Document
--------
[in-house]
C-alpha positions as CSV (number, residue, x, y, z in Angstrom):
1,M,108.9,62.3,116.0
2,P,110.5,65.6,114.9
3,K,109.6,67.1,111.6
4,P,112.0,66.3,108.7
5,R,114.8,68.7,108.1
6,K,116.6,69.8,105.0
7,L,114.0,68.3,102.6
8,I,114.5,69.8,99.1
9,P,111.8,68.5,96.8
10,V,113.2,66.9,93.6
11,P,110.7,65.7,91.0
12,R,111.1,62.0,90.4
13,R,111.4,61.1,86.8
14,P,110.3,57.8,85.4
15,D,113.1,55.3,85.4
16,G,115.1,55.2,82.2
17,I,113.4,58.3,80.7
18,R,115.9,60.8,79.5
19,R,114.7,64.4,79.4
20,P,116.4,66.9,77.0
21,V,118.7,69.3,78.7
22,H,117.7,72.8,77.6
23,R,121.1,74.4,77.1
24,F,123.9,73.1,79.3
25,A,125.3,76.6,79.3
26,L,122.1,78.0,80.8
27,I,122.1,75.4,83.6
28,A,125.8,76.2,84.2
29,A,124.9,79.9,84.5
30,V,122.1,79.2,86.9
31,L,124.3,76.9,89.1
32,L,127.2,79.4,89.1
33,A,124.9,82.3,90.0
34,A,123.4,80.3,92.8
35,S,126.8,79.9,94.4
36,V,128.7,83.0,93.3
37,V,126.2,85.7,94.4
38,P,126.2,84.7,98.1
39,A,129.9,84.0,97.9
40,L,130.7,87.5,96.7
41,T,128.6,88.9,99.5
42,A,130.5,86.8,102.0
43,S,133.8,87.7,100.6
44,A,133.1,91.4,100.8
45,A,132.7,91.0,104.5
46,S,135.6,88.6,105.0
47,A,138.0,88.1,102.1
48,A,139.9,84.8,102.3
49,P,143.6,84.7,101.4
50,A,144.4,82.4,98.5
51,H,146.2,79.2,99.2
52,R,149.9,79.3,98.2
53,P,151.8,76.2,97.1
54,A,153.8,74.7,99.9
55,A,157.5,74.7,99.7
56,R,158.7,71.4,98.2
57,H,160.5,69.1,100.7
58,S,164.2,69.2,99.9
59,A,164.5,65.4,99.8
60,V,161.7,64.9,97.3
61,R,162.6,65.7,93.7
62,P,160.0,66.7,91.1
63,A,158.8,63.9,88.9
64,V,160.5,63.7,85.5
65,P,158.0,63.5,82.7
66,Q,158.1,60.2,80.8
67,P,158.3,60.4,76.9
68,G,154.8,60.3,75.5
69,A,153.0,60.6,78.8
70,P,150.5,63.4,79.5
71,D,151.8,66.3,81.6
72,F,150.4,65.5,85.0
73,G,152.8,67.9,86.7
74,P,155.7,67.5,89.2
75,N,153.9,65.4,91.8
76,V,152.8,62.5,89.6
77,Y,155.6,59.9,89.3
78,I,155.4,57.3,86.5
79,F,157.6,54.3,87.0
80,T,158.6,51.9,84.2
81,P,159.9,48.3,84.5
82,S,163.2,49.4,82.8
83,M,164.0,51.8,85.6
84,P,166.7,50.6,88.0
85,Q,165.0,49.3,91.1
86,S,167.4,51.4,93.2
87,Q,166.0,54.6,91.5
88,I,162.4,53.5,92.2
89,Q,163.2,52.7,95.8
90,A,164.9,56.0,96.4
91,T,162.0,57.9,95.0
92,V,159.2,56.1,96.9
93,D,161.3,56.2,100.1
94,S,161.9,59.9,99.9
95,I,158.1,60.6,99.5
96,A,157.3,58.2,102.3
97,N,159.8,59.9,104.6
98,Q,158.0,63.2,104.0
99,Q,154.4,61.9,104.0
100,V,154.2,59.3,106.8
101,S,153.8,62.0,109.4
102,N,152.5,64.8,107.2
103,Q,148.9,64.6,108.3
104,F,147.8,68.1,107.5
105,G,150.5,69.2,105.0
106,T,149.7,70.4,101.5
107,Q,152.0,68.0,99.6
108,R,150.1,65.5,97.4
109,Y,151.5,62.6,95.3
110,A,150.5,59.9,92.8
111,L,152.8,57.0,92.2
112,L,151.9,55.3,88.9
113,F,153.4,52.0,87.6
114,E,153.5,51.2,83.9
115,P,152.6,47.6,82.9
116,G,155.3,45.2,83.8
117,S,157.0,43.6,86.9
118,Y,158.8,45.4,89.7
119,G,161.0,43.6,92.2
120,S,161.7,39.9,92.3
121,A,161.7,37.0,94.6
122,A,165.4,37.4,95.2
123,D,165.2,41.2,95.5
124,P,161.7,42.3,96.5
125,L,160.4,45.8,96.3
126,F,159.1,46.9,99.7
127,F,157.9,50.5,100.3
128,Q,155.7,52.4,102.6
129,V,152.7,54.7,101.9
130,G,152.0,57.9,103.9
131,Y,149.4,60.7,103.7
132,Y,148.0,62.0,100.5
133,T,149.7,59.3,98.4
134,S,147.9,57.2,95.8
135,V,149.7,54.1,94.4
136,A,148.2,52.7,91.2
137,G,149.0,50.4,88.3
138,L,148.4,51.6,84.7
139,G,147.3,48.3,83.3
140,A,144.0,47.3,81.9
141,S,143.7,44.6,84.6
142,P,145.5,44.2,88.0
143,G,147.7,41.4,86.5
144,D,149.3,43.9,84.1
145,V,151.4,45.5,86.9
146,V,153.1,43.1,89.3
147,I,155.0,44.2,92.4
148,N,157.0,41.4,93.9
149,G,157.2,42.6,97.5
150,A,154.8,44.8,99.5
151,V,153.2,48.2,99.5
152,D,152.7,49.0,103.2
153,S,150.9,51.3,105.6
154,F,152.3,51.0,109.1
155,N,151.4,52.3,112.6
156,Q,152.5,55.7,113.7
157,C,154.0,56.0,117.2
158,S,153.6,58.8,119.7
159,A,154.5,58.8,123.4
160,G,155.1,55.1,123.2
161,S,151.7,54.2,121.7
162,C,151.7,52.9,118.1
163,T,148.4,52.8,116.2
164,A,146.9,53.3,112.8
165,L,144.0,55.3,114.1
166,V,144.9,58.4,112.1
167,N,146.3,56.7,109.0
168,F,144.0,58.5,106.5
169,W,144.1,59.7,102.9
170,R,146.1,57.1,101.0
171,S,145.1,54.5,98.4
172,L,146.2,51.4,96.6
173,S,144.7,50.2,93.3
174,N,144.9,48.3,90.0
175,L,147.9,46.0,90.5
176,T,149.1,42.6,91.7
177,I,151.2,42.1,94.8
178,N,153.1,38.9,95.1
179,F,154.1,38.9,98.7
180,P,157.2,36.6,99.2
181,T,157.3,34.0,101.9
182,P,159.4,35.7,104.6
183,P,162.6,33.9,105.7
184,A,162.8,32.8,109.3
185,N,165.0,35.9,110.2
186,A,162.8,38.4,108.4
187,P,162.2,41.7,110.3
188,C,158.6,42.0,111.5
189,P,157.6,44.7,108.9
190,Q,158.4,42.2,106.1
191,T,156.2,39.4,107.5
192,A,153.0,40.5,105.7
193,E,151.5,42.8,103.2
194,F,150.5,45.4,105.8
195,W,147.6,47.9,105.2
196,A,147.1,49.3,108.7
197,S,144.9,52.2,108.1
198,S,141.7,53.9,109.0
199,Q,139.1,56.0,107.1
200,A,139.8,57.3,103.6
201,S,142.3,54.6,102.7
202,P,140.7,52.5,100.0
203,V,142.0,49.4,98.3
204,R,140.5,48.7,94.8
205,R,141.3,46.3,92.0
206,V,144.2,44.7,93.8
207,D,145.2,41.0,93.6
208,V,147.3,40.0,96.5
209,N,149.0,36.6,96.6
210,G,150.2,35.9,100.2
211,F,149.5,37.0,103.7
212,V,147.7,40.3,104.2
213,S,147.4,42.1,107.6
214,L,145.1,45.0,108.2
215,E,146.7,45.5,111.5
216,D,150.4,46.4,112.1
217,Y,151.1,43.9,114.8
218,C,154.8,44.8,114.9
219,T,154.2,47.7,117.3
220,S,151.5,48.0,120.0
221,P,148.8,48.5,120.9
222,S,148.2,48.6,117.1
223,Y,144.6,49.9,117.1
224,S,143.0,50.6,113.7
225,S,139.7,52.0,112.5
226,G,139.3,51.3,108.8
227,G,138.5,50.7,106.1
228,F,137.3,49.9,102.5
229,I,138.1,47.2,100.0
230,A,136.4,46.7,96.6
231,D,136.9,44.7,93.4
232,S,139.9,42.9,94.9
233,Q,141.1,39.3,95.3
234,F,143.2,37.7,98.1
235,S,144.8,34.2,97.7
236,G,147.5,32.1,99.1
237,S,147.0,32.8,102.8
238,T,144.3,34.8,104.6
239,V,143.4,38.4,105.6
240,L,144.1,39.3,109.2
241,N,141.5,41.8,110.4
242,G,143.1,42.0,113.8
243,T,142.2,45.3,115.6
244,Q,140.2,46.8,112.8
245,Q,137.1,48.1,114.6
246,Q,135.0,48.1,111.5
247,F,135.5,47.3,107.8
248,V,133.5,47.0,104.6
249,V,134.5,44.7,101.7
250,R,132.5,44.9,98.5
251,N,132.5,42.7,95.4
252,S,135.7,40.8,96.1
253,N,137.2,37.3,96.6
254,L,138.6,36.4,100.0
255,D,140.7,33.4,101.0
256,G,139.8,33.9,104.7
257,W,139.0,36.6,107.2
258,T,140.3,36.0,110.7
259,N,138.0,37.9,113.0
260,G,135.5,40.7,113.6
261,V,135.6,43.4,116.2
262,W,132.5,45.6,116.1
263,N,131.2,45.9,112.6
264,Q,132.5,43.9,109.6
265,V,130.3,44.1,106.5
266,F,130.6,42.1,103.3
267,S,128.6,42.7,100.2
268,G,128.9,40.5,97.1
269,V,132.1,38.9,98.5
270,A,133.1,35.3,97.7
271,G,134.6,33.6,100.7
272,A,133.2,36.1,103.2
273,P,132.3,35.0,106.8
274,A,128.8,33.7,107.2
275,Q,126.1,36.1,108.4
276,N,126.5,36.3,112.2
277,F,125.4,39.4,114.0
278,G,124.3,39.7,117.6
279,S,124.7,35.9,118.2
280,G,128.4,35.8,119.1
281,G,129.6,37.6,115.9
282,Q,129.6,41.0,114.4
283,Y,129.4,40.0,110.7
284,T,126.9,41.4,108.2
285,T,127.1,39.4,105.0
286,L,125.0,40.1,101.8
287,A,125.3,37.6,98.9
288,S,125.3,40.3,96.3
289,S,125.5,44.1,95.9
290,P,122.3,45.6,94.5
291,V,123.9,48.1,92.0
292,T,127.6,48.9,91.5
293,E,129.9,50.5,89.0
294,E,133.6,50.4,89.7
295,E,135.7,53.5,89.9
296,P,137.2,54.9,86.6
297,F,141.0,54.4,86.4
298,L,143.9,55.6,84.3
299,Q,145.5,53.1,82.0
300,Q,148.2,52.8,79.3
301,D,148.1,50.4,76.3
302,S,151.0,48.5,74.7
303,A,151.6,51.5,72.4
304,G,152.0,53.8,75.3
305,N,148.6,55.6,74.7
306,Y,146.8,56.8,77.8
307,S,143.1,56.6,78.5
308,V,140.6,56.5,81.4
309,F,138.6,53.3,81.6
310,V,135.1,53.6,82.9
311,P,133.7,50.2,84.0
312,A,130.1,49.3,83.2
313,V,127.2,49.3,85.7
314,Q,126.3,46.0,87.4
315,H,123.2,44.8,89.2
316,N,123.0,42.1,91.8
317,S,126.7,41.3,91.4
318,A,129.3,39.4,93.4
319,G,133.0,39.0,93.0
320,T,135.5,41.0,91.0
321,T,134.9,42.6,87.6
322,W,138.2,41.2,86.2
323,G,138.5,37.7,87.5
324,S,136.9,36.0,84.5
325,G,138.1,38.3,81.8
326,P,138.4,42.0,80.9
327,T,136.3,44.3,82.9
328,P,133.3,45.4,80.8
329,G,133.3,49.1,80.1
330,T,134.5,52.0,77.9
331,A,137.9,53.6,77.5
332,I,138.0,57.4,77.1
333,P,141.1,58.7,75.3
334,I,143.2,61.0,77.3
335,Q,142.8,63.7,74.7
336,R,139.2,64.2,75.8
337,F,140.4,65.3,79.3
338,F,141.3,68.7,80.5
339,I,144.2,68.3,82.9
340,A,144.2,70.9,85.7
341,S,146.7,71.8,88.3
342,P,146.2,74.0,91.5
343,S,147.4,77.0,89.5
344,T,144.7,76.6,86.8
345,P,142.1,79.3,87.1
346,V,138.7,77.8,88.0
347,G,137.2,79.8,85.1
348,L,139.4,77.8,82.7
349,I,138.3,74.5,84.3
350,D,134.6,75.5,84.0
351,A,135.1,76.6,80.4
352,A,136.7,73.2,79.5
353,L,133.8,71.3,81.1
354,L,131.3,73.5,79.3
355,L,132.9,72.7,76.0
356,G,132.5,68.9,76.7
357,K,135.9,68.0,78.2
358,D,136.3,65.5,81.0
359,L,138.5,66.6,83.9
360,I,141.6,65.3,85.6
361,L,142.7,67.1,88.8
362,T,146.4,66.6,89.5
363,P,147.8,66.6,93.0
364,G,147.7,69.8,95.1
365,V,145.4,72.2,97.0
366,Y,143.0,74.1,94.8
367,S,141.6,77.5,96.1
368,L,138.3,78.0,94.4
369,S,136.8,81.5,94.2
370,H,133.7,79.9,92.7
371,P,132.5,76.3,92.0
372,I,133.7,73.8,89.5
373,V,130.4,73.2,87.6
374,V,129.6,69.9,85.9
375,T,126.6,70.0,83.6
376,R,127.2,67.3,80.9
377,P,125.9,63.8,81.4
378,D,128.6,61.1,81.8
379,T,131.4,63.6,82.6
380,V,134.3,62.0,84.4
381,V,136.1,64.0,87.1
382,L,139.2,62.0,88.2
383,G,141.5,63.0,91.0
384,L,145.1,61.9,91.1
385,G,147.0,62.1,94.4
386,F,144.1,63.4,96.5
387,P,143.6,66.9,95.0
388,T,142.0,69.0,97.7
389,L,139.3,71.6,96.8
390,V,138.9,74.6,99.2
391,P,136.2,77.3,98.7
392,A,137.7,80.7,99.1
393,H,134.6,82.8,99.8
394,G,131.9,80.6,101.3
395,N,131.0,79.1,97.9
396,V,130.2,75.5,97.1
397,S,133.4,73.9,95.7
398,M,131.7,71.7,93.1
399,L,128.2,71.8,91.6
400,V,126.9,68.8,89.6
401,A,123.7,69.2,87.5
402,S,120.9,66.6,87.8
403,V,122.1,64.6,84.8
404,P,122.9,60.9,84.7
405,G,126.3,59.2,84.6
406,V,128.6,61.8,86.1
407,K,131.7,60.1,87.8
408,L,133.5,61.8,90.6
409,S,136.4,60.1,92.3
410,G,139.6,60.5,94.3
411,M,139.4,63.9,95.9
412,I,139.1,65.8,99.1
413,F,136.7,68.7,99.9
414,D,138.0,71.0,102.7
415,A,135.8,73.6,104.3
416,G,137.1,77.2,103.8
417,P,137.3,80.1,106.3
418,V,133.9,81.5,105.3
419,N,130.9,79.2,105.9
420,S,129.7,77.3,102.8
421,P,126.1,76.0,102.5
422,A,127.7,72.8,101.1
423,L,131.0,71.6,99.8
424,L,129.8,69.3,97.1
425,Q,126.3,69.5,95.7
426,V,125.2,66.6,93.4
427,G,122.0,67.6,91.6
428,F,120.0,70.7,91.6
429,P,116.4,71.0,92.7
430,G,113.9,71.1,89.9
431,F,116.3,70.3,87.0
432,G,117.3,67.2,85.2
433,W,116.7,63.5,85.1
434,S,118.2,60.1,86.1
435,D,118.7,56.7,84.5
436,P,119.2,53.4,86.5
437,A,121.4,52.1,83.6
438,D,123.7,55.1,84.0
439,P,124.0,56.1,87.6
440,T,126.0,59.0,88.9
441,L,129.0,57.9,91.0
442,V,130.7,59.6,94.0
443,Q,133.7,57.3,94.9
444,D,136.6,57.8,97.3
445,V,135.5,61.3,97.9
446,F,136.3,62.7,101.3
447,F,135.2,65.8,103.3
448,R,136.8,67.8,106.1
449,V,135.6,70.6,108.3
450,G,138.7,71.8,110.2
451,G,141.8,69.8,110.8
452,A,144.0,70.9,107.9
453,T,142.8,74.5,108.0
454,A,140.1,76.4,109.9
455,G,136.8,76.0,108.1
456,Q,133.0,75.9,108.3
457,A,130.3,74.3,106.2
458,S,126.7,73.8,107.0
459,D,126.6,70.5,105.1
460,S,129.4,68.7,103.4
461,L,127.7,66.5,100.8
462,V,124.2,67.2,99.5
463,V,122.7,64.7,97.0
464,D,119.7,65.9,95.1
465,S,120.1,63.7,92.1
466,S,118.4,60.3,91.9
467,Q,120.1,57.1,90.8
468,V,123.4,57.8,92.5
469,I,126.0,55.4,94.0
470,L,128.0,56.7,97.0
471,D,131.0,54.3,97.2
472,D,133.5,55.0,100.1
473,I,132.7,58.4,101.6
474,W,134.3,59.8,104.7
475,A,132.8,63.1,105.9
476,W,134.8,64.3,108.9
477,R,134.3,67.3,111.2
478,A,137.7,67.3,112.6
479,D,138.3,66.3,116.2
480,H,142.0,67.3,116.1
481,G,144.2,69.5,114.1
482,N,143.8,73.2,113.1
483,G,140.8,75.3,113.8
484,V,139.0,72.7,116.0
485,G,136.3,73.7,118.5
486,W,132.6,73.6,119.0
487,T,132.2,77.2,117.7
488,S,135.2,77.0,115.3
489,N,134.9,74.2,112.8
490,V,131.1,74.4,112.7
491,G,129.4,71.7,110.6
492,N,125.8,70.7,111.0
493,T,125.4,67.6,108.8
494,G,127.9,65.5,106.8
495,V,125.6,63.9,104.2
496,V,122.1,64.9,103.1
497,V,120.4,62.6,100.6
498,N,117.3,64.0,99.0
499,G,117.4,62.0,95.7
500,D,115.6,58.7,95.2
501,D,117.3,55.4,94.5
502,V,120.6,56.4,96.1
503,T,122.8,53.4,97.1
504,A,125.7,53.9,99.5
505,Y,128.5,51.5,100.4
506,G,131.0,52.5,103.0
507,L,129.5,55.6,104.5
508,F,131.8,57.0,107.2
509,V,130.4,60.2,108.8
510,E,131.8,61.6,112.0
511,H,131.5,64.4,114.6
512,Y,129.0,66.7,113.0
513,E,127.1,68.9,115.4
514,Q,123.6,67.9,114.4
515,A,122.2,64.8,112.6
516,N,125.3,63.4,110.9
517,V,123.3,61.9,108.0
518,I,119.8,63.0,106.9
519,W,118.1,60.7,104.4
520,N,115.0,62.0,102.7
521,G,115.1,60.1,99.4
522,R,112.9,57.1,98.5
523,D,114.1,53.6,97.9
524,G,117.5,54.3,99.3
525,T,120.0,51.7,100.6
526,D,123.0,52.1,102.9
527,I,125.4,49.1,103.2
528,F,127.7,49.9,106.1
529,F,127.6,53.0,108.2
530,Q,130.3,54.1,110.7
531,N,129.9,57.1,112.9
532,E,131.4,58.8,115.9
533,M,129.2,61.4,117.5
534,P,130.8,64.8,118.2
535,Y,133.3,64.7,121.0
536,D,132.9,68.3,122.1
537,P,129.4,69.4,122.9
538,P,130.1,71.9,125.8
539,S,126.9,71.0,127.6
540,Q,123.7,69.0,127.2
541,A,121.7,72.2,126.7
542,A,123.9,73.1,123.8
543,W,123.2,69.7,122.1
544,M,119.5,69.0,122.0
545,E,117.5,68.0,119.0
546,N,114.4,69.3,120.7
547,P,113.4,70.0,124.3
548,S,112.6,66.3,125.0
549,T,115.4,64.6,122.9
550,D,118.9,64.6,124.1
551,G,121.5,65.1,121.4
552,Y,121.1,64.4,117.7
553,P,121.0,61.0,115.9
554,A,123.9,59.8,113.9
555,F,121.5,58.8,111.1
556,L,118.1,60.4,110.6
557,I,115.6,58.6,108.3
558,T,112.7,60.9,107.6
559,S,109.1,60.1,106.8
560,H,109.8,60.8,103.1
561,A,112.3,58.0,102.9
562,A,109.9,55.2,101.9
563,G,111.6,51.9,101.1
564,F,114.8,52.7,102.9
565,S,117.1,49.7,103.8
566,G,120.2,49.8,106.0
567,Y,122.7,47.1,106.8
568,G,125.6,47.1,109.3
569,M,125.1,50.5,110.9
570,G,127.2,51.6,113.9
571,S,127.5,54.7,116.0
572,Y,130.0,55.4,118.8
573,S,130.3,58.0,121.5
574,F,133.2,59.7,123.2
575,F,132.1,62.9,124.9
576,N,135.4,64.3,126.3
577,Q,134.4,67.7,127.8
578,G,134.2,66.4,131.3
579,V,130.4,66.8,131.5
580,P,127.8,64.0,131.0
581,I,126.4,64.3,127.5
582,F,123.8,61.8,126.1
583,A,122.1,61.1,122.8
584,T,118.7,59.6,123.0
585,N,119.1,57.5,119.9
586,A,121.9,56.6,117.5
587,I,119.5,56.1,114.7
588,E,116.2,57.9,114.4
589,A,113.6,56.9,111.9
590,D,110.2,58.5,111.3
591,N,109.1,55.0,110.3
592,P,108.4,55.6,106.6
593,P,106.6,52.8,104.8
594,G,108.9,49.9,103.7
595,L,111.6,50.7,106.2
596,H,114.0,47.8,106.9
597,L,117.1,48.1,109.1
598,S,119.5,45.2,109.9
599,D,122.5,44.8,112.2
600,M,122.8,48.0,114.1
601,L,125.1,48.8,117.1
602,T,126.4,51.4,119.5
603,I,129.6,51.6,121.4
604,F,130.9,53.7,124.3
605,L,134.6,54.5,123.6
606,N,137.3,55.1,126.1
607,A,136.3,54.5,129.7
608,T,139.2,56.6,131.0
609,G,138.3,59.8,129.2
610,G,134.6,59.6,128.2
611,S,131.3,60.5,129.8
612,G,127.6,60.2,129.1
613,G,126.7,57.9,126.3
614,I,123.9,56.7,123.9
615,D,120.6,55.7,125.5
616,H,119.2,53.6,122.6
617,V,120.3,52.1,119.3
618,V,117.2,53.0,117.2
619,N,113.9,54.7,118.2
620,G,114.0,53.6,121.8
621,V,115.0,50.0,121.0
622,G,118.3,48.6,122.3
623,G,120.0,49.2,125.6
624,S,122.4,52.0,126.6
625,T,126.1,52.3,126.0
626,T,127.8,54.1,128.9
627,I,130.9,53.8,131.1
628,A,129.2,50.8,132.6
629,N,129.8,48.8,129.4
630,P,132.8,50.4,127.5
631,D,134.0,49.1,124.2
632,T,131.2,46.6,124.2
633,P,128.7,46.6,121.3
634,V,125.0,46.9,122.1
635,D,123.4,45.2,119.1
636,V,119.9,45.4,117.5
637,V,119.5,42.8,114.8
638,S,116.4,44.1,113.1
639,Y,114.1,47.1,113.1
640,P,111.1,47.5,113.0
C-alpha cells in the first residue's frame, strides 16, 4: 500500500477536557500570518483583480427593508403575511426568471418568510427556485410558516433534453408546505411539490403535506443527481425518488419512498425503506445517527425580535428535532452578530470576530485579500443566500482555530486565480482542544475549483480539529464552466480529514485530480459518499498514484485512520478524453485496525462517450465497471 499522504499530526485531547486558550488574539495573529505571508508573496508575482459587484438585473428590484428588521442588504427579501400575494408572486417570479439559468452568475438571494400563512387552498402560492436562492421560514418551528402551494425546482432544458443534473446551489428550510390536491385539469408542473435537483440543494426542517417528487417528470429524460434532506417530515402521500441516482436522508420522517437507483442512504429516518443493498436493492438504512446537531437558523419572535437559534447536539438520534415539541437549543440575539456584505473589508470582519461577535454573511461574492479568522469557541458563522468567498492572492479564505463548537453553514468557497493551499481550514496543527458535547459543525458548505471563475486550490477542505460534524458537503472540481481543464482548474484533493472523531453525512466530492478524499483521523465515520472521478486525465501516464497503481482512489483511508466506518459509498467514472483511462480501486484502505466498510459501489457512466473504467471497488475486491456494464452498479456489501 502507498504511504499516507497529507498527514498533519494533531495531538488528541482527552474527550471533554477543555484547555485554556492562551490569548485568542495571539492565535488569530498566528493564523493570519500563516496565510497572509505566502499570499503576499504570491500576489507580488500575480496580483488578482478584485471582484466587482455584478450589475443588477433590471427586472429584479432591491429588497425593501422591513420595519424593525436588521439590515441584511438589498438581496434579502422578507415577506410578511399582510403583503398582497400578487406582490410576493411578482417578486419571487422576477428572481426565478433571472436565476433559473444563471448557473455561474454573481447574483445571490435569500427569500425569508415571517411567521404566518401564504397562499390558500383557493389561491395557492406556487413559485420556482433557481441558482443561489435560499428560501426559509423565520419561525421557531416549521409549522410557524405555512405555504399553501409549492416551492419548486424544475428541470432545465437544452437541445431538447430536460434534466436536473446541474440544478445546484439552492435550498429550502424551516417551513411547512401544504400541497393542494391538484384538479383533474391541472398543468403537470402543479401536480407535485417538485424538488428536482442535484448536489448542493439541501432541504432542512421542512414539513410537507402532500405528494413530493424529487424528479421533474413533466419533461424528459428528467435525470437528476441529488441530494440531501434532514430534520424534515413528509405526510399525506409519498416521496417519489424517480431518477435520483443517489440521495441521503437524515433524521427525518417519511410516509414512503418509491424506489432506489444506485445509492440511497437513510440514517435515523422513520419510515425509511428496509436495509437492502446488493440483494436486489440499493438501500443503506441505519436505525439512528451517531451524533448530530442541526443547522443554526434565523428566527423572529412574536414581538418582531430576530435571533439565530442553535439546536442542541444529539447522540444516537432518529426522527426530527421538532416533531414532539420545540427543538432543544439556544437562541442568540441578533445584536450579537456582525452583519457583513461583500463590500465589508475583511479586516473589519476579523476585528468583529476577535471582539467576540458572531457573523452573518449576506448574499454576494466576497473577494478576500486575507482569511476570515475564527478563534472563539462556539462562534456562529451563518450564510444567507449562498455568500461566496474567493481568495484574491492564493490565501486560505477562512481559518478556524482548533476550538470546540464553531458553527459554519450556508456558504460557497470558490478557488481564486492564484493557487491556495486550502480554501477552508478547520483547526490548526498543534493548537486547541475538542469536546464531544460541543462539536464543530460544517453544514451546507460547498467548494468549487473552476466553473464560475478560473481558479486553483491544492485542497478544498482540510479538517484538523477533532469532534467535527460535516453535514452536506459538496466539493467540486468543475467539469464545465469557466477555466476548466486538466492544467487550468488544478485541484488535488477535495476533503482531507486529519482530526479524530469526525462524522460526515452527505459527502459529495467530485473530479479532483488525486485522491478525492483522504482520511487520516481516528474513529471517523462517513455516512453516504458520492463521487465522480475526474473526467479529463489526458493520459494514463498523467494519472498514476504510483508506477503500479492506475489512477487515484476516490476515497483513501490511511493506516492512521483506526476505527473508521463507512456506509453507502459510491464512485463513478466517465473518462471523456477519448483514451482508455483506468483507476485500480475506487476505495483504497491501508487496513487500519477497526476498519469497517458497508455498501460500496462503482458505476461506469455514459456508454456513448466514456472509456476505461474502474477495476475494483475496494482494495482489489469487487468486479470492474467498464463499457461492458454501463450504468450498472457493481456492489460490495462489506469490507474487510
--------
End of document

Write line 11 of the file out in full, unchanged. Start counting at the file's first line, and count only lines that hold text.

9,P,111.8,68.5,96.8